Apache Cassandra is one of the most popular NoSQL databases http://db-engines.com/en/ranking. It is used by many big companies as Facebook, Netflix and many others. Initially the project was initiated by Facebook. In combination with Google BigTable and Amazon DynamoDB, they developed Cassandra. Actually, Cassandra is developed and maintained by the Apache foundation for the community version and by DataStax for the enterprise and commercial versions.
Cassandra has a master-less architecture. A cluster is represented as a ring. It’s a peer-to-peer cluster, with no single point of failure.
The Cassandra key features are:
- Tunable consistency level
- No Single Point of Failure
- High Available
- Multi data center
Any server node can accept write or read queries from clients. Every server is equal.
Cassandra uses the Gossip protocol for internode communication within the cluster. The Gossip protocol allows the exchanges of information between cluster nodes, such as the status. Each cluster node sends its status every second to three other nodes in the ring. A gossip message contain a version and in case of a conflict the older version is overwritten.
A Partitioned Row Store
Because C* is a NoSQL database, and in the “NoSQL world” no strict standards are defined, there is a lot of misunderstanding around the Cassandra data model. Currently, C* is defined as a column-store oriented DBMS, but there is a big confusion on this definition.
To define, the Cassandra data model you have to decompose it. The picture below will help you to understand the data objects composition.
The Cassandra data model is organized into rows of multiple columns/values pairs. Each row is uniquely identifiable by a key, the Row Key. Rows group columns and super columns. A column is the most basic unit of the data model. All columns are sorted by column key name, and all row key are sorted by row keys.
Each row key, is stored into tables or column-family and both are encapsulated into Keyspaces. Below is a representation of the complete Cassandra data model.
Finally, Apache C* can be defined as a Partitioned row store database.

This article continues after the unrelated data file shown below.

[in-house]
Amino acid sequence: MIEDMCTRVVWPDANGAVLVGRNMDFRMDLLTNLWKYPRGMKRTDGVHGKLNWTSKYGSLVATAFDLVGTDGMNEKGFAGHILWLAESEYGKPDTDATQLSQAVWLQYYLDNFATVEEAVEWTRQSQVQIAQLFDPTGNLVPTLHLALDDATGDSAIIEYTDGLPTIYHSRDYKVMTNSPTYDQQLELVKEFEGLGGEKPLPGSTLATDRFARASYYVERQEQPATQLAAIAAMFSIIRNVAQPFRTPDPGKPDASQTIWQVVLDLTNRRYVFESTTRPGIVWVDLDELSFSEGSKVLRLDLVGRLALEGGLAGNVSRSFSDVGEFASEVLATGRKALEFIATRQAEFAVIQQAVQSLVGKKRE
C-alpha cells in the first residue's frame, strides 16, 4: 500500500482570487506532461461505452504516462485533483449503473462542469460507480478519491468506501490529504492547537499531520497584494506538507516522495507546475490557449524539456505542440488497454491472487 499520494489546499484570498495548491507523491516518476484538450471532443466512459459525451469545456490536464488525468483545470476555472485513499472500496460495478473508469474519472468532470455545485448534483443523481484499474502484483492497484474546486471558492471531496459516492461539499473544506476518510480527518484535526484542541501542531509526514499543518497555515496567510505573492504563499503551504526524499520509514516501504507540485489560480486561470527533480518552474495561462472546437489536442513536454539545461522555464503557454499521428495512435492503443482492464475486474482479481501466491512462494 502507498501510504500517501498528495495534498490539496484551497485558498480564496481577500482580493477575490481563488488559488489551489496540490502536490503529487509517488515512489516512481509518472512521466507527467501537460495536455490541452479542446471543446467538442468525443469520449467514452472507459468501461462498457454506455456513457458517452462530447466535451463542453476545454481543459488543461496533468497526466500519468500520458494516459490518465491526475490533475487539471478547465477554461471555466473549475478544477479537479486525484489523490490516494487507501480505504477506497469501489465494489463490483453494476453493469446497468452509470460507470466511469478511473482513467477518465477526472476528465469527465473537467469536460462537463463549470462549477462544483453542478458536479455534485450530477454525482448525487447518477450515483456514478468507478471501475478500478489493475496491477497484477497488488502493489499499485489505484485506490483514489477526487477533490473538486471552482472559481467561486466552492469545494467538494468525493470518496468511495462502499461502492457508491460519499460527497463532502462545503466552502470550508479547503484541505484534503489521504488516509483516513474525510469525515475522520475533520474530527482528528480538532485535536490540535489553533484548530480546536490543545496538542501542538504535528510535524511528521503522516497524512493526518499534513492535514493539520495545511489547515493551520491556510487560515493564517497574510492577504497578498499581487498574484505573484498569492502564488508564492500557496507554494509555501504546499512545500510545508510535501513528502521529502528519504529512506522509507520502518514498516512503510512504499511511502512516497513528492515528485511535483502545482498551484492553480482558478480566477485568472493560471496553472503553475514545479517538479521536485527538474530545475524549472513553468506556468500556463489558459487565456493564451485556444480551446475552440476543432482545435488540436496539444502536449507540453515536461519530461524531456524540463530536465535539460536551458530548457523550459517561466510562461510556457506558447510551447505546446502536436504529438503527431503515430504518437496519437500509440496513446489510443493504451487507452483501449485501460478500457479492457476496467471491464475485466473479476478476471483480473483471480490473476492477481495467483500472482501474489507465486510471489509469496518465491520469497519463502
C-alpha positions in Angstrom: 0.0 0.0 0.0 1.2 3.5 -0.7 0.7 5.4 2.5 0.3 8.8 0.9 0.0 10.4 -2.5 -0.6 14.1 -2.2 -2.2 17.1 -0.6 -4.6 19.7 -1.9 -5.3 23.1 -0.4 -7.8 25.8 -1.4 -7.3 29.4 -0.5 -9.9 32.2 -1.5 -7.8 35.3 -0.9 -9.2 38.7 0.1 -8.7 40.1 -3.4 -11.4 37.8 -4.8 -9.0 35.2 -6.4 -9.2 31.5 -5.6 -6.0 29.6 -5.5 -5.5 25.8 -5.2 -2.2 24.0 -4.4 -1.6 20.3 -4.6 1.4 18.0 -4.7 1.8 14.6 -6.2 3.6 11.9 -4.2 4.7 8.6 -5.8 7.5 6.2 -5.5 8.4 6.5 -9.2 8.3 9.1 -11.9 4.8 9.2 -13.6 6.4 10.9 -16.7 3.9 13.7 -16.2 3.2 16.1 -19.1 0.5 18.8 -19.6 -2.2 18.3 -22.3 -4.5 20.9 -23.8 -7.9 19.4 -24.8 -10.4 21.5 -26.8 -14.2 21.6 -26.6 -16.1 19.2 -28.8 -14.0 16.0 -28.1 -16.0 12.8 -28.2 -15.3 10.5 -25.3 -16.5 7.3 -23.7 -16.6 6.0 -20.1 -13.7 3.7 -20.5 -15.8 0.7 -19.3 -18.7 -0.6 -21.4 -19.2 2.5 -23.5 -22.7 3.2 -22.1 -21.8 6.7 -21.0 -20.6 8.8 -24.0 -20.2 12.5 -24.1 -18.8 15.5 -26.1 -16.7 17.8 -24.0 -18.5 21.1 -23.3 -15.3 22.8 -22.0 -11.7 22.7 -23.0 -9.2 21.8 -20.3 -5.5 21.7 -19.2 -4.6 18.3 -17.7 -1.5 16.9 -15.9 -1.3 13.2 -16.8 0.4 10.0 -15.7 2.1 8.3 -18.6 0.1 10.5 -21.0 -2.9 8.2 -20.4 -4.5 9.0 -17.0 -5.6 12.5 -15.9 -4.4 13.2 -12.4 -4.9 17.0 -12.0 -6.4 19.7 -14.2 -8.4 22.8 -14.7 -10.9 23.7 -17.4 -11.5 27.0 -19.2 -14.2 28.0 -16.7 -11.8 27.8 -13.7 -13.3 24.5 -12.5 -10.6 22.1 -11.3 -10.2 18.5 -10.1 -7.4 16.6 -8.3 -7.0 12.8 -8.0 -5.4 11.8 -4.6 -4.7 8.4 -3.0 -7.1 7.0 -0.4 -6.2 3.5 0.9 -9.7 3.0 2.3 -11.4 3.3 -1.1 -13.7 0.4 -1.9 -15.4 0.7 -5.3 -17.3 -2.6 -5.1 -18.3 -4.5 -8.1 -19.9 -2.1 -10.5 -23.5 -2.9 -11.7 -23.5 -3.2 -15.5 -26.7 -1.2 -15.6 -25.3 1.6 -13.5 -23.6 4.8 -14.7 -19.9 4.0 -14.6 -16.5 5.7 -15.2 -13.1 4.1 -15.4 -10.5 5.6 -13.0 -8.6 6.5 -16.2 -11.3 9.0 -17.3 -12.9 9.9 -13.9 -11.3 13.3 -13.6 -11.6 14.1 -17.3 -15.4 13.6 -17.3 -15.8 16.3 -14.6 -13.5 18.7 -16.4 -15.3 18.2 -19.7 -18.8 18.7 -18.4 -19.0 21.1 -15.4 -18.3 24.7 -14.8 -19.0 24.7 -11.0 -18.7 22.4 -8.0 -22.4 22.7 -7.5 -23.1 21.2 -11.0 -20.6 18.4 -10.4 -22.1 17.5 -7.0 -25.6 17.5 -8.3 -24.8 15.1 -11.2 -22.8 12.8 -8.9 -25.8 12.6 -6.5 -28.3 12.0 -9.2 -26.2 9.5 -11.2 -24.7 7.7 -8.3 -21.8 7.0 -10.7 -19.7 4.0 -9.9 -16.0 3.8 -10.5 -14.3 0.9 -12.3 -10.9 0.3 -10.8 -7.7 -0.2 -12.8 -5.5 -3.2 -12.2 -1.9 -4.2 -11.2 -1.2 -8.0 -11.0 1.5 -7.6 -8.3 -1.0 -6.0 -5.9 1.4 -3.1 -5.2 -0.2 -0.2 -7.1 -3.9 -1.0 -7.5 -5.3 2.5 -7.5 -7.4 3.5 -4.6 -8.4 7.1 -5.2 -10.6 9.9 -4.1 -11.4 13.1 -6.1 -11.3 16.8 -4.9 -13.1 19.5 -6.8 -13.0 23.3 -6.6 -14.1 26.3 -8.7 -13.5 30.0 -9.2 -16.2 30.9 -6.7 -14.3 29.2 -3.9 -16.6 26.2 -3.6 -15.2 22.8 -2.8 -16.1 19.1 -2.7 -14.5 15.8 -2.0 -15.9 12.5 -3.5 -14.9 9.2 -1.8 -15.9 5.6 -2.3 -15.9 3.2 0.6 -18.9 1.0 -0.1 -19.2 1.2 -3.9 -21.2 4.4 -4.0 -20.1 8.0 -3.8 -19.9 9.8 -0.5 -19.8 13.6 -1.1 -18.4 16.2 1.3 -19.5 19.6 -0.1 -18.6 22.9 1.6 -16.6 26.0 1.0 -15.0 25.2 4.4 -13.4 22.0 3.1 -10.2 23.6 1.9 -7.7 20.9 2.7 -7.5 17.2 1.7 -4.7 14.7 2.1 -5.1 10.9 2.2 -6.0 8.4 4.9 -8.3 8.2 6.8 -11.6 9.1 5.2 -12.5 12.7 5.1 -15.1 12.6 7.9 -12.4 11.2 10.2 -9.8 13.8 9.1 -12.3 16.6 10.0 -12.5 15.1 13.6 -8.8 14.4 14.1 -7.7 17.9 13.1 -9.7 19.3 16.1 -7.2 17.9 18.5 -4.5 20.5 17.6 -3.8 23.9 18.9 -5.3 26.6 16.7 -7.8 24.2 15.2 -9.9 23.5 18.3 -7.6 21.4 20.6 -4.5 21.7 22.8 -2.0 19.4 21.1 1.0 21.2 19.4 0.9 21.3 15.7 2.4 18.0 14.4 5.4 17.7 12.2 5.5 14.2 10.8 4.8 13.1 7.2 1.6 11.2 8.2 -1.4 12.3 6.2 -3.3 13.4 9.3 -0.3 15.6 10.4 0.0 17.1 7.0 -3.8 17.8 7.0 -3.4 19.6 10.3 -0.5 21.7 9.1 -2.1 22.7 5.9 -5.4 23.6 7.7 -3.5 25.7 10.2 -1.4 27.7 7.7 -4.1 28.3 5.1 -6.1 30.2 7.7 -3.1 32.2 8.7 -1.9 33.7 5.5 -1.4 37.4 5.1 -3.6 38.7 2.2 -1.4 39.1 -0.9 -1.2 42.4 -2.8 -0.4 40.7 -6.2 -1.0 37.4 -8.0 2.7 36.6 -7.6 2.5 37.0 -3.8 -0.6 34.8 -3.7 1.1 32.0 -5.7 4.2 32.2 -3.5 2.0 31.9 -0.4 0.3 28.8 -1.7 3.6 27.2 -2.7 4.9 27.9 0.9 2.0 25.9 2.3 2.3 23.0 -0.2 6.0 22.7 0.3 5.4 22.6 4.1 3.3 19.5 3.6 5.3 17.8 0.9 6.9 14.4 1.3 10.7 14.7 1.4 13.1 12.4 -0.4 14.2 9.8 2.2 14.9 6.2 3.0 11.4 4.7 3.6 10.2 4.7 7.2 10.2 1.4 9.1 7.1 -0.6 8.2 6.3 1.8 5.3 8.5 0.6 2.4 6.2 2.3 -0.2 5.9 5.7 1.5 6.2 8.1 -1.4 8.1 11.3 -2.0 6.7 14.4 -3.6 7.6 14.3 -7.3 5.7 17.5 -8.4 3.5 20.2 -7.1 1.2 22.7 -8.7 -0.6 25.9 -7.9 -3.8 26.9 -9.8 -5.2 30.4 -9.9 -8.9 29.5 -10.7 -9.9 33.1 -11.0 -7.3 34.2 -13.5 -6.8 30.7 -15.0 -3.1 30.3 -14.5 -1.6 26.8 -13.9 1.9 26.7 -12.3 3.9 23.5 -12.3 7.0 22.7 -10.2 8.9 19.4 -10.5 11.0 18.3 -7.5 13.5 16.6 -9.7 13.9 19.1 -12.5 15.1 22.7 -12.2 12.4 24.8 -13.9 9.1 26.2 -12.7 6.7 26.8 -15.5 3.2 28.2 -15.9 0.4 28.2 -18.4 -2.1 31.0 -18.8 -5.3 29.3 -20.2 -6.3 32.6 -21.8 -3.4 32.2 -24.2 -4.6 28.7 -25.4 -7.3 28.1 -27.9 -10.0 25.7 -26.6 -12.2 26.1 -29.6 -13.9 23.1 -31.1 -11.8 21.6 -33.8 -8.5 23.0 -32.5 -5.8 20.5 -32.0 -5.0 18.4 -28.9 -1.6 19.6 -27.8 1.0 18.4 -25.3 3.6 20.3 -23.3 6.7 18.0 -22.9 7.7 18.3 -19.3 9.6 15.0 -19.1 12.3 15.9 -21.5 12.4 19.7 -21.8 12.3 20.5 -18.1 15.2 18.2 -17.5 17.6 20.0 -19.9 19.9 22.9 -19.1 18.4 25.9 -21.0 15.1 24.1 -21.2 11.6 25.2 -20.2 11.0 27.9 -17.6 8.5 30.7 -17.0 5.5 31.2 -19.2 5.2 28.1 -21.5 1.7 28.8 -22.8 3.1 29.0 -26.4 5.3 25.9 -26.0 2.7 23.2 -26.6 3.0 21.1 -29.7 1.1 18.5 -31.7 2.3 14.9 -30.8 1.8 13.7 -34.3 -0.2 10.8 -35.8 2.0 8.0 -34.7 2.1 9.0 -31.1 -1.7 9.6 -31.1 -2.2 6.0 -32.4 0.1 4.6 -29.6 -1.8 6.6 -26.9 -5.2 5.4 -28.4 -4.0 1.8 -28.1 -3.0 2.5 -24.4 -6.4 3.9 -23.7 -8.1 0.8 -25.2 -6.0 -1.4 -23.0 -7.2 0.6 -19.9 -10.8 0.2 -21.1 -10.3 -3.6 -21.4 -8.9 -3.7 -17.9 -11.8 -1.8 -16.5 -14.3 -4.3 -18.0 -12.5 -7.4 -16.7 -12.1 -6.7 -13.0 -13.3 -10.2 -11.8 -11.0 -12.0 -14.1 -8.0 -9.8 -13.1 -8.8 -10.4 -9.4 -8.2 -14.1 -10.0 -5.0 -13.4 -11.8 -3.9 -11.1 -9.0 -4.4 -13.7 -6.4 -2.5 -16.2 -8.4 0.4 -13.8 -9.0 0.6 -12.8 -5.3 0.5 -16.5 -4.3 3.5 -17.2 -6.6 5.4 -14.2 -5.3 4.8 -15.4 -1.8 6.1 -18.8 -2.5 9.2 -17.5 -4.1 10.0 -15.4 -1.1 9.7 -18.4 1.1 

How data is distributed
Cassandra uses a partitioner (internal component) to distribute data across cluster nodes. A partitioner determines where each piece of data has to be stored. The partitioning process is completely automatic and transparent.
Basically the partitioner is a hash function, computes a token for each partition key (Partition Key = Row Key). Depending on the partitioning strategy, each node of the cluster is responsible of a token. Below a picture for the partitioning process.
Three partitioning strategies are available:
Cassandra can store multiple copies of data on multiple nodes in order to ensure high availability and fault tolerance. Two important concepts are used for C* replication.
Replication strategy: determines in which node data is placed
Replication factor: determines the number of nodes where data is placed. A replication factor of 1 means that the data is replicated one time in one node.
The client connects to any node in the ring. This node became the coordinator, then the coordinator determines where the data must be stored. Finally, the data is replicated from one node to another in the sense of a clock hand.
A quick overview of Cassandra main concepts has been done in this post in order to understand more precisely how Apache Cassandra works. Of course Cassandra concepts are more complex and will be described in future blog posts.